Rob Morris: Yeah. And I think challenging guys as well, challenging boys. You know the definition of rock and roll from the school of rock is stickin' it to the man. And basically let me tell you what the man is doing. The man – the culture that we’re living in, the hyper sexualized culture is grooming you to be this 45 year old man some day. So if you want to stick it to the man, rebel against that. Be your better self. I was in a school and teaching in a high school classroom on the issue of trafficking and exploitation. And there was a guy in the back of the class that was just sort of like smirking the whole time. And he’s like man this sounds like a good business to go into. You know and –
Alec Baldwin: Your business.
Rob Morris: No. No. Hey, I could –
Alec Baldwin: Oh the trafficking.
Rob Morris: - make some money here. He’s like this is lucrative. You know, ‘cause I was talking about some of the stats and the kind of money that’s generating through, you know, the sale of human beings. And he’s thinking, man this sounds like a lucrative business and he’s making jokes and everything. And then I start to unpack about, you know, let me talk to you about what a pimp really is. Instead of this glorified picture that you see on your videos and this is what a pimp looks like. And we talk about some of the kids that we work – we have a girl in our safe home Alec that is deaf and mute. The idea that somebody would first take advantage of a child who is living in abject poverty and a child, who couldn’t even cry out for herself; could not even say anything about it, is insanity. This is what a pimp is. This is what a trafficker is. This is what they prey on. Somebody said, you know, these people are like animals.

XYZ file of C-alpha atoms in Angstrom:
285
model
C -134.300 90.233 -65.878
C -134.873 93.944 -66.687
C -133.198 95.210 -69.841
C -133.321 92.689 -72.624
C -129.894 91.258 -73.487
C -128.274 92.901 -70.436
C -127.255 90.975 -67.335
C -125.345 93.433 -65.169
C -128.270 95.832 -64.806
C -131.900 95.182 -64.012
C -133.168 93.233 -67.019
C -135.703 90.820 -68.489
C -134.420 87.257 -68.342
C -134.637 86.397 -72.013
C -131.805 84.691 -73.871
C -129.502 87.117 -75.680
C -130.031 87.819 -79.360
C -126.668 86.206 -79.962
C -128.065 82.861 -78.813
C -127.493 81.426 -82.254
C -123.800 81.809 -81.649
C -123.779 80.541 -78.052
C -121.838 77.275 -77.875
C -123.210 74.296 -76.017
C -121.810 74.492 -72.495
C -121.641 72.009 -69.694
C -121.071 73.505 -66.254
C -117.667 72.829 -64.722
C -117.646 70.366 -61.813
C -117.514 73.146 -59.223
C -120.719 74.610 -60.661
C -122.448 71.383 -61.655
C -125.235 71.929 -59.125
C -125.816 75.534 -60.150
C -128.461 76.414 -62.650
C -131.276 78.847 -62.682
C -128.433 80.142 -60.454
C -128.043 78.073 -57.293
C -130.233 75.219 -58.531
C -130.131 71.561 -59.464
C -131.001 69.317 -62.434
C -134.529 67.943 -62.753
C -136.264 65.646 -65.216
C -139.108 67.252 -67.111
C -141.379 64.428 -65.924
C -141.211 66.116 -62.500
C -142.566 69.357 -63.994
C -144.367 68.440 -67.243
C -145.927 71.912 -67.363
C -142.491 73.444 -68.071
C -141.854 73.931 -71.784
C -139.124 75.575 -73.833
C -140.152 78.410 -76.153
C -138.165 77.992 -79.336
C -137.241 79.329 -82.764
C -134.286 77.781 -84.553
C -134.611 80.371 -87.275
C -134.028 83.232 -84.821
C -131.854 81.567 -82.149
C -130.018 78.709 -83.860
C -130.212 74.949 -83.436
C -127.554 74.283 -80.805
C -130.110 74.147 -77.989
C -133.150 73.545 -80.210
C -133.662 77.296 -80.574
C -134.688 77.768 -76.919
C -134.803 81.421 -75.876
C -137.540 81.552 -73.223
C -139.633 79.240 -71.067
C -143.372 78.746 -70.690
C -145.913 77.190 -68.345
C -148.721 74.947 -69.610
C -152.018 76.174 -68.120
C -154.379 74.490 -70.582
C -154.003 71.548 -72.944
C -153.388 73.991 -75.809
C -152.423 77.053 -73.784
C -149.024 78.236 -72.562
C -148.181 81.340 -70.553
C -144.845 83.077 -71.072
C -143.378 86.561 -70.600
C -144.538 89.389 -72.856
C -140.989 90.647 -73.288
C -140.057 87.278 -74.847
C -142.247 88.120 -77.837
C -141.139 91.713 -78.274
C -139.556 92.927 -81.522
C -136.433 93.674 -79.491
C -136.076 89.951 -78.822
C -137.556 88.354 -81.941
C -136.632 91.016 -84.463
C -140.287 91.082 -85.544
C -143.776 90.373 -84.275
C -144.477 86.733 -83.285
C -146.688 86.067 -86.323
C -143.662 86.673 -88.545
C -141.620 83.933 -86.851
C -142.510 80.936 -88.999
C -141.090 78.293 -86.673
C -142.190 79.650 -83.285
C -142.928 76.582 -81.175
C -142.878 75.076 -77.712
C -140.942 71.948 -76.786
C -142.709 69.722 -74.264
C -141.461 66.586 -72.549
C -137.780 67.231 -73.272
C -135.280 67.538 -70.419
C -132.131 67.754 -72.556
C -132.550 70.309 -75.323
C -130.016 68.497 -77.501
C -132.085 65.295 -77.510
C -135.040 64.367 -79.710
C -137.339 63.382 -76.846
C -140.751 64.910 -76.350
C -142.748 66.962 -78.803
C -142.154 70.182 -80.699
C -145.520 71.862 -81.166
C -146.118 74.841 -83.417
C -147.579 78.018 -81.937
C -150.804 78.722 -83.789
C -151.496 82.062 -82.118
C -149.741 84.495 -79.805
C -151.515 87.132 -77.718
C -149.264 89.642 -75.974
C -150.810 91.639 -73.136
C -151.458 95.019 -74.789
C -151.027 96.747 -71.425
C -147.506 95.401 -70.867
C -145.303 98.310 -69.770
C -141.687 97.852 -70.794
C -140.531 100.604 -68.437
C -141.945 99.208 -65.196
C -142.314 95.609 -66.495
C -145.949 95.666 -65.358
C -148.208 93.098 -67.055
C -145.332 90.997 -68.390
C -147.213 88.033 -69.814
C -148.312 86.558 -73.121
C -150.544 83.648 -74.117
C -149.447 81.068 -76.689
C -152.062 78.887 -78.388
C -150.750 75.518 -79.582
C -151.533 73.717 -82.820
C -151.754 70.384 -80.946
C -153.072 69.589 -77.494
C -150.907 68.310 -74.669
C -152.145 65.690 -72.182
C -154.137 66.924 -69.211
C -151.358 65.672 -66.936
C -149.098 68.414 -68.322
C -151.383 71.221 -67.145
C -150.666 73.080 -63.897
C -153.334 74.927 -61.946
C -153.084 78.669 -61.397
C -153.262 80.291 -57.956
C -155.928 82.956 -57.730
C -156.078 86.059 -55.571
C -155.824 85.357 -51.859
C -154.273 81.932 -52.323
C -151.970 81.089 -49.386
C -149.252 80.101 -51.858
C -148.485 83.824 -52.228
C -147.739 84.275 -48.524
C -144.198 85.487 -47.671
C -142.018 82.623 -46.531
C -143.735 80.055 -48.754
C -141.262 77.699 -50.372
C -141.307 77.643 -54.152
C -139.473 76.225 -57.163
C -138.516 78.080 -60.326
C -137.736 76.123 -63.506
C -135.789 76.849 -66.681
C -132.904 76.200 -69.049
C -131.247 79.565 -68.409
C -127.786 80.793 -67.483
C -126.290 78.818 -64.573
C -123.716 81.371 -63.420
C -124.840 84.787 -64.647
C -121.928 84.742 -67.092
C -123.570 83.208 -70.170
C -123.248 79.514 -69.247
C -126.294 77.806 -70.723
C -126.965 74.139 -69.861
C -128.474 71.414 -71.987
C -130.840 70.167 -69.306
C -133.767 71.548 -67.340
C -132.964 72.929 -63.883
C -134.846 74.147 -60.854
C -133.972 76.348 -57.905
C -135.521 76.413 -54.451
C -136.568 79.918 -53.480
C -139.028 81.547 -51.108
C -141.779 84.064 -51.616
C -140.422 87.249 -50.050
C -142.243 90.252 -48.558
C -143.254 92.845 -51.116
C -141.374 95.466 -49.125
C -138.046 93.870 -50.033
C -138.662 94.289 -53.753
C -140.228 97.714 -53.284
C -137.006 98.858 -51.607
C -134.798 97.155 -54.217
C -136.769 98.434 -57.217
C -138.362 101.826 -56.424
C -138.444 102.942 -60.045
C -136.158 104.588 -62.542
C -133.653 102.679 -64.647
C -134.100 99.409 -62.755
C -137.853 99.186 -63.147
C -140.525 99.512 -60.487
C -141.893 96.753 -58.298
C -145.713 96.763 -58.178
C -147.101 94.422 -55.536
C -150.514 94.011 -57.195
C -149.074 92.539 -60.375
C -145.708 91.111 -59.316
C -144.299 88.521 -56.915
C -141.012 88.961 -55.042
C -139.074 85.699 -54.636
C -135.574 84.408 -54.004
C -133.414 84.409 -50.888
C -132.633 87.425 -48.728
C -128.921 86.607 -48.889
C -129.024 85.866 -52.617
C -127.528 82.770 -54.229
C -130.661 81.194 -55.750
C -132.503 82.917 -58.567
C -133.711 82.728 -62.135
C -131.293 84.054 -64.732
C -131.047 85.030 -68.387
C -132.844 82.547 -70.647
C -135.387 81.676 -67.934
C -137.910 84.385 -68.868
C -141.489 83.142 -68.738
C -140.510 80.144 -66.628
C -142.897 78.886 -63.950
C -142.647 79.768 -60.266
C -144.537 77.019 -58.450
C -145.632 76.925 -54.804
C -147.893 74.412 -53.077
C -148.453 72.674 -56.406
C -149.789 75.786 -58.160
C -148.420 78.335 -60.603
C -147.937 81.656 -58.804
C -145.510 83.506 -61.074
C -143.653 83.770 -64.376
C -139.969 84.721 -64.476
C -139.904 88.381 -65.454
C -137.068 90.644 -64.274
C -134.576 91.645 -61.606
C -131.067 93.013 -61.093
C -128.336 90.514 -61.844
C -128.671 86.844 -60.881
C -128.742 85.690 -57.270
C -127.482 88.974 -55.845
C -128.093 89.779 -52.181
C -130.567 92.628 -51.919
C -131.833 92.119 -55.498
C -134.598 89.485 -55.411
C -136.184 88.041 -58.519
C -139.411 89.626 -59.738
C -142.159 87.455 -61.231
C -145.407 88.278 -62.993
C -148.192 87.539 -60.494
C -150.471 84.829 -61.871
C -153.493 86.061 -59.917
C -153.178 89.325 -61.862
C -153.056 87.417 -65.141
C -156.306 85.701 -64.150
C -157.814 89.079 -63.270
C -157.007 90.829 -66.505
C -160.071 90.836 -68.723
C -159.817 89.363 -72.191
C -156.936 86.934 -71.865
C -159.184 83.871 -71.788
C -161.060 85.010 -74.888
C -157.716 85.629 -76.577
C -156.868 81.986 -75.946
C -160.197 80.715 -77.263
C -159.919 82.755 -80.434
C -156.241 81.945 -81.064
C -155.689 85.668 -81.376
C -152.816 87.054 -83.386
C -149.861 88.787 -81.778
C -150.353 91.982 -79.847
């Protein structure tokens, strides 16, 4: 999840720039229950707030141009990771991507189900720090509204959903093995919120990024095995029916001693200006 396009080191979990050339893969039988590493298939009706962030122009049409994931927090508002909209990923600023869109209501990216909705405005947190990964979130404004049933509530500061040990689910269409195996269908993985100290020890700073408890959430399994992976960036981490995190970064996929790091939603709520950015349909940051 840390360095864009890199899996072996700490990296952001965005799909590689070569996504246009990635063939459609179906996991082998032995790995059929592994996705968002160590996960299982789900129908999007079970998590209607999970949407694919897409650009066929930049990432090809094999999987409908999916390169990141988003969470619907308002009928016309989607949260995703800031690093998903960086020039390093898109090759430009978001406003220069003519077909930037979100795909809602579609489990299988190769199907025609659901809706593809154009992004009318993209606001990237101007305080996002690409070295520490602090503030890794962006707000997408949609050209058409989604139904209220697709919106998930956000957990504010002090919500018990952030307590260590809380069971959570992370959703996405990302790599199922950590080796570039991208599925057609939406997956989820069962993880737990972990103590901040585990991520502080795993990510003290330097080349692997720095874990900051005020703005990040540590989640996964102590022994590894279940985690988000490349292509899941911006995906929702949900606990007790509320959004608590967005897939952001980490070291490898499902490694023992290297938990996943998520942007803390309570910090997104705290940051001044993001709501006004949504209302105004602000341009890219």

And I love it, I think it was Dostoyevsky who said, don't ever compare human beings to animals because it's an insult to animals, because animals would never come up with the artistic cruelty that human beings come up with. That's the reality.
Alec Baldwin: This is Alec Baldwin. You’re listening to Here’s the Thing. Coming up -- more from my conversation with Rob Morris, one of the cofounders of Love146.
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This is Alec Baldwin. I’m talking with Rob Morris -- one of the cofounders of Love 146, an organization that works to prevent child sex slavery around the world. Rob's organization focuses on prevention, providing after care for victims, and also works to pass legislation, like the recent Safe Harbor Laws.